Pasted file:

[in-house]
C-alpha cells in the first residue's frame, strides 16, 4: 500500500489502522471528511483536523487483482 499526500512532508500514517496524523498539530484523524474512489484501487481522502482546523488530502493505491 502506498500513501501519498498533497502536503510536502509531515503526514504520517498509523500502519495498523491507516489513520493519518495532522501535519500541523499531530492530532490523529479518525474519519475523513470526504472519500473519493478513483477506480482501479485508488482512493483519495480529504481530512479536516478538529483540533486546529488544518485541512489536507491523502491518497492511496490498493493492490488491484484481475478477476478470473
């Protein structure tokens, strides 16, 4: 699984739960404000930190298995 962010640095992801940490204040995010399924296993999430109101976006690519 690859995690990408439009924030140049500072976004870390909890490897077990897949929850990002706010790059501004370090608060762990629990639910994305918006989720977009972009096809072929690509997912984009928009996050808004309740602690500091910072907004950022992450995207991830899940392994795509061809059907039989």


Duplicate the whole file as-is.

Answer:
[in-house]
C-alpha cells in the first residue's frame, strides 16, 4: 500500500489502522471528511483536523487483482 499526500512532508500514517496524523498539530484523524474512489484501487481522502482546523488530502493505491 502506498500513501501519498498533497502536503510536502509531515503526514504520517498509523500502519495498523491507516489513520493519518495532522501535519500541523499531530492530532490523529479518525474519519475523513470526504472519500473519493478513483477506480482501479485508488482512493483519495480529504481530512479536516478538529483540533486546529488544518485541512489536507491523502491518497492511496490498493493492490488491484484481475478477476478470473
């Protein structure tokens, strides 16, 4: 699984739960404000930190298995 962010640095992801940490204040995010399924296993999430109101976006690519 690859995690990408439009924030140049500072976004870390909890490897077990897949929850990002706010790059501004370090608060762990629990639910994305918006989720977009972009096809072929690509997912984009928009996050808004309740602690500091910072907004950022992450995207991830899940392994795509061809059907039989």